Have found that to be the best piece of advice I've ever gotten. gary


 o
RE: To go boldly where no man has gone before.

On the tolumnias; I get them here from time to time in Michigan. There used to be a place- in Washington State, maybe, that had a buddy in Hawaii who hybridized. Chula Orchids was it. Send the guy and email and see what he has- it changes. I did a couple of years ago looking for lots- then Lousy Husband went and got sick so I was too busy for two years doing other stuff.. anyway, they were really nice and may still have an 'in' to the lovely little equitants.


 o
RE: To go boldly where no man has gone before.

Thanks, good lead. They have an impressive list of Equitants they had over the years. I enailed them to see what's available now. Do you still have a bunch? I have about 20 and would like to trade if you are interested.

Nick


 o
RE: To go boldly where no man has gone before.

I haven't got 200 grexs of 'Tolumnia' , nothing like those numbers. Might have 400 plants as the result of deflasking and the wait to flowering. If i had some time i'd record what i have got and put the plants in order.

I think the local guys picked up on the breeding of Perreira in Hawaii and went on from there. I have done nil breeding.

Anyway, back to the topic. Nick, you are one of those people who i would term 'Super 'grower. Our local Society has one, then maybe half a dozen good average growers, some average growers and some battlers plus about a dozen Novice growers.

Those Super growers bench their plants at open shows and walk away with the Champion Ribbons.

Every time, i've "boldly gone" there have been lots of failure.
Warm growing hard cane Dens.
Phalaenopsis (supposed to be easy)
Zygopetalums
etc,etc
Best to stick to something that grows well in your conditions and have lots of them...I know Boring. But i'm happy having about thirty different clones of Cattleya intermedia.

Here is a link that might be useful: Some Tolumnia & friends pics


 o
RE: To go boldly where no man has gone before.

Some are super, some are more super. We have a 'more super' grower than me who always grabs the one and only trophy we give for 'Species'. Most of my best plants I can't take to shows because they collapse. Pleuros and Dracula just don't like sitting on a show floor for 3 days.

Robert Perriera Orchids is still active in Hawaii, left a phone message, see what he has. Chula Orchids has an endless list of Tollumnias, not for sale but plants they had at one time. Must be 200 or so.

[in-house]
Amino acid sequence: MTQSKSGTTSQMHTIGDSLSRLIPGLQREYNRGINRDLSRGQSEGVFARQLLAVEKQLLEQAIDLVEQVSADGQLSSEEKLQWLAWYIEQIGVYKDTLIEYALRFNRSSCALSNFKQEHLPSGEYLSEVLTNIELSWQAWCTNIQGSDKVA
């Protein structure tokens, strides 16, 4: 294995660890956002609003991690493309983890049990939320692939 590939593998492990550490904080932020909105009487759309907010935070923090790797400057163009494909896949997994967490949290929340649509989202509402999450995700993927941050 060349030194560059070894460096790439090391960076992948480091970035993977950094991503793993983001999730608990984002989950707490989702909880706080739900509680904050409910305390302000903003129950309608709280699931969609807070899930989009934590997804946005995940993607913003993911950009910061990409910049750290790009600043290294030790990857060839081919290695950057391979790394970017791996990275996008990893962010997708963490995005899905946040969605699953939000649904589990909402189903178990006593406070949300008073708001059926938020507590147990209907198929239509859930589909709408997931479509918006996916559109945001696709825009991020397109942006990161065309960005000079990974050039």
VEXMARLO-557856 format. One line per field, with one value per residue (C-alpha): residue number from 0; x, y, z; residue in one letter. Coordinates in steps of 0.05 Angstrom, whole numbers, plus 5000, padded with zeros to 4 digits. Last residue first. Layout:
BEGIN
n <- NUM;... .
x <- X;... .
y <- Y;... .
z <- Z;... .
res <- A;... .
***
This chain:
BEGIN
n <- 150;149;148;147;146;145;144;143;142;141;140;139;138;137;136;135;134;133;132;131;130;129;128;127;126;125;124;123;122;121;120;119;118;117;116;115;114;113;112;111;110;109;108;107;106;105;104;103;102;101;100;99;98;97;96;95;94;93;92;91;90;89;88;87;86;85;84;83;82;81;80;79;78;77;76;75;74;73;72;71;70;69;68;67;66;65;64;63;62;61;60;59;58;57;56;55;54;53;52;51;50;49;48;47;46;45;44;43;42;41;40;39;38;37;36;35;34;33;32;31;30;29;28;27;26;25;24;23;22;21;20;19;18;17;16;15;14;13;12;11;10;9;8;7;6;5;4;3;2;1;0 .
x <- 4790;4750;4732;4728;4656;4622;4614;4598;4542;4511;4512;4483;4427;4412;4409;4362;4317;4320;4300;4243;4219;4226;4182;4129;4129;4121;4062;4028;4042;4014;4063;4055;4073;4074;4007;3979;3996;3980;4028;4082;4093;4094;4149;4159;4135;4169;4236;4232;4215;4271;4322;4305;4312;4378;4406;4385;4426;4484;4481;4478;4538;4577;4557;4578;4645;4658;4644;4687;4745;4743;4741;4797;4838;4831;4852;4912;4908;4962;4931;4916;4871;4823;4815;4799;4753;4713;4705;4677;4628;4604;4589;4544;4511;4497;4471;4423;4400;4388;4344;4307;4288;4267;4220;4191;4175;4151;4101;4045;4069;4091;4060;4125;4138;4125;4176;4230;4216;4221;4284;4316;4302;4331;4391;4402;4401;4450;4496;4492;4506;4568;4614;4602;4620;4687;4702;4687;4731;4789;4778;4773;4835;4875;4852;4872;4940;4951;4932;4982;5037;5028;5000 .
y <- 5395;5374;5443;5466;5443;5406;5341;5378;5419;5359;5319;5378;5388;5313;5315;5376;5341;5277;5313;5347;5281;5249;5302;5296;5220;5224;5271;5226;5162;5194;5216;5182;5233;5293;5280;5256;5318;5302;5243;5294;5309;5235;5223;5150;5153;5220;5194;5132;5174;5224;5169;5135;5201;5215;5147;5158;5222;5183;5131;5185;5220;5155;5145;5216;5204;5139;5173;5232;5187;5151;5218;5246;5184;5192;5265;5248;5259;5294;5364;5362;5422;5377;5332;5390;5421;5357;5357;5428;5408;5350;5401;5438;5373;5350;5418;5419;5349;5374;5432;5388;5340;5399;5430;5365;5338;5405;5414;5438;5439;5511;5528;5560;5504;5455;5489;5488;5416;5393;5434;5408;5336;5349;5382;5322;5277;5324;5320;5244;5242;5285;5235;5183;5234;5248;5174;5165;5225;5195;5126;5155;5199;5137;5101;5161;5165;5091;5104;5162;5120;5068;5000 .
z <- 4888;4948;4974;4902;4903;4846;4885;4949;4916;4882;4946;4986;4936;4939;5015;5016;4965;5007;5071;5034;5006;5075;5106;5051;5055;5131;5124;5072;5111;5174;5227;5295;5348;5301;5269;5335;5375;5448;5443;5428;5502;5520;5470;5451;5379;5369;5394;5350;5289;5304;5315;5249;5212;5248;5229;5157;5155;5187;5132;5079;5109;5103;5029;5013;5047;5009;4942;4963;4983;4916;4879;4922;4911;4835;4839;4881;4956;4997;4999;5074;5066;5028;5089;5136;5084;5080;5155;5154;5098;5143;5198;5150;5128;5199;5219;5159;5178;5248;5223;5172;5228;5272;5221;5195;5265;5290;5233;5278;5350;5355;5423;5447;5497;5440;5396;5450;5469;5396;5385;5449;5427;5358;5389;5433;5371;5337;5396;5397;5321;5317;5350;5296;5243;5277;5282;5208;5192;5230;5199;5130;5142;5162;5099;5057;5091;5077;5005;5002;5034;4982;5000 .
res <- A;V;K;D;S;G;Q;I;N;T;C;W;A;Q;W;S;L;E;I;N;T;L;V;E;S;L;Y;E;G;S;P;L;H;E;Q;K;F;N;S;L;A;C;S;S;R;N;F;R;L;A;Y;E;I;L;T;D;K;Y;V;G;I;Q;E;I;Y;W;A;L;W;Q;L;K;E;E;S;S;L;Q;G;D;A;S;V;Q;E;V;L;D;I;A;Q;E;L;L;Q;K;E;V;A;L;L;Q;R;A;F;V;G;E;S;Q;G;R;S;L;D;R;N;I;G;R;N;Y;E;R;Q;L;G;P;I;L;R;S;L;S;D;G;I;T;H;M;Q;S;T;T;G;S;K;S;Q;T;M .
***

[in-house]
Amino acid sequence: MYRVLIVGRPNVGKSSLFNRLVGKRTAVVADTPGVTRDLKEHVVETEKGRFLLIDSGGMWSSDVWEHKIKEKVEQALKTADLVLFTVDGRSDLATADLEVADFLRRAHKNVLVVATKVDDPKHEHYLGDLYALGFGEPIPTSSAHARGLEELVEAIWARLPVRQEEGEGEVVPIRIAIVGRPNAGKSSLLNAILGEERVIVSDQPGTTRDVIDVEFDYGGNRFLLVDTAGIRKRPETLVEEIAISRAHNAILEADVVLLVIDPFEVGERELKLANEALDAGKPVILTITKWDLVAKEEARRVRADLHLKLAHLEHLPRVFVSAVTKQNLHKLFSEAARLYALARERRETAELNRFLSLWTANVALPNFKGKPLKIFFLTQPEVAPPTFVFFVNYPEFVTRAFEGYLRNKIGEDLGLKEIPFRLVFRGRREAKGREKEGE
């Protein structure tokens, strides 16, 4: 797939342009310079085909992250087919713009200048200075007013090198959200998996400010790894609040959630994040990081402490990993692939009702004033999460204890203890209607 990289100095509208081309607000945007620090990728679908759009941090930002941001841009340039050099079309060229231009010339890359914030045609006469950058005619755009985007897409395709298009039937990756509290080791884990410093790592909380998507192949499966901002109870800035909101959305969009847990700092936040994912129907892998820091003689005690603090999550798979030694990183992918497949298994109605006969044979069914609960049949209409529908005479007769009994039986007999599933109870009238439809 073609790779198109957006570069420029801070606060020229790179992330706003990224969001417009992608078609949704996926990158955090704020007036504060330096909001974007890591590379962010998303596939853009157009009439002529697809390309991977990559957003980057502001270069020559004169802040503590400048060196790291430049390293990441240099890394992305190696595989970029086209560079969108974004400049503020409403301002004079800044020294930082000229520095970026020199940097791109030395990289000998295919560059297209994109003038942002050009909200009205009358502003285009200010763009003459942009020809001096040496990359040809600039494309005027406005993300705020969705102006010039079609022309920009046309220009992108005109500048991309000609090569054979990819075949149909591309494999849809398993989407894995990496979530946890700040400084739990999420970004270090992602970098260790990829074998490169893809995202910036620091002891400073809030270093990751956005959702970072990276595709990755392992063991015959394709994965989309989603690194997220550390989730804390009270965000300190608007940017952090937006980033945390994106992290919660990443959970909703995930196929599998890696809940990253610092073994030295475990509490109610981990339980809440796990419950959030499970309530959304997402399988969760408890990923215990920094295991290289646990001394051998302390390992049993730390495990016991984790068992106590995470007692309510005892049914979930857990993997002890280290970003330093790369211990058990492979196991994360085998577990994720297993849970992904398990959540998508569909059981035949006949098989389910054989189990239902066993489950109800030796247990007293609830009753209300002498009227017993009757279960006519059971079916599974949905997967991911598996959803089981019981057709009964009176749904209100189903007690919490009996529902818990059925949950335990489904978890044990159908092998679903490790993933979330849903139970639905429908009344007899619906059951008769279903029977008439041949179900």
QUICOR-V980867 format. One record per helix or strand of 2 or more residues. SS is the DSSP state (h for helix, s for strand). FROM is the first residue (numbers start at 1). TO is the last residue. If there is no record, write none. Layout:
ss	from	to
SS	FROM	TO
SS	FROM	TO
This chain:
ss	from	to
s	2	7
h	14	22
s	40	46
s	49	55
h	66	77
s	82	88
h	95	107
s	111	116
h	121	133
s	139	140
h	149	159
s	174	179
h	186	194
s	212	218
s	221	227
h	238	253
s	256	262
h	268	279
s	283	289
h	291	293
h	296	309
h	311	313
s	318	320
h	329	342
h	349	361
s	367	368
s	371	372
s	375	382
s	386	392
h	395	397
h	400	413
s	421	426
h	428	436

http://www.chulaorchids.com/html/equitant_list.html

I hear what you are saying about this being a 'bumpy road'. I learned a long time ago to get away from plants that don't like me. Newbies sometimes are amazed how healthy all of my plants look. They are not aware of the failures which have been removed so no trace of them remains.

I hope I can score some Tollumias from Hawaii, really like them.

Nick


 o
RE: To go boldly where no man has gone before.

I zapped an email to my usual guy who tends to have equitants at the March show in Ann Arbor. Maybe he'll clue me in on where he gets them- I already know it is from Hawaii, but not sure who.
I never did get a big order from Chula- right as I was finalizing what I wanted homelife went south and I never placed it. So I only have a dozen or so. Almost all in spike right now. Mostly pretty straightforward ones like you can find on Hausermann's orchids website. But I do have one cross: Robsan's pick x Robsan's good choice or something like that that is pretty big that I could divide. It will have to wait until spring.. remind me. It is a nice red. Do keep in mind that Tolumnias actually die eventually- unlike other orchids that keep going so long as they are happy.

On your original topic: we get great slipper orchids and phals in my neck of the woods. But we have a harder time with really high light stuff like vandas- so only growers who have special set ups bring those, and they turn everybody's heads. A girlfriend drove to Florida to see a show there and commented that their prizewinning paph would not even have been brought to the show in the first place up here. But they were chock-a-block with vandas of every color.


 o
RE: To go boldly where no man has gone before.

'Tolumnias actually die eventually-' I did not know this. A plant left to it's own devices will then eventually fade and die. Divisions, I assume, act like young plants with a full life span ahead of them. One would be wise then to divide them to keep bouncing the ball down the road.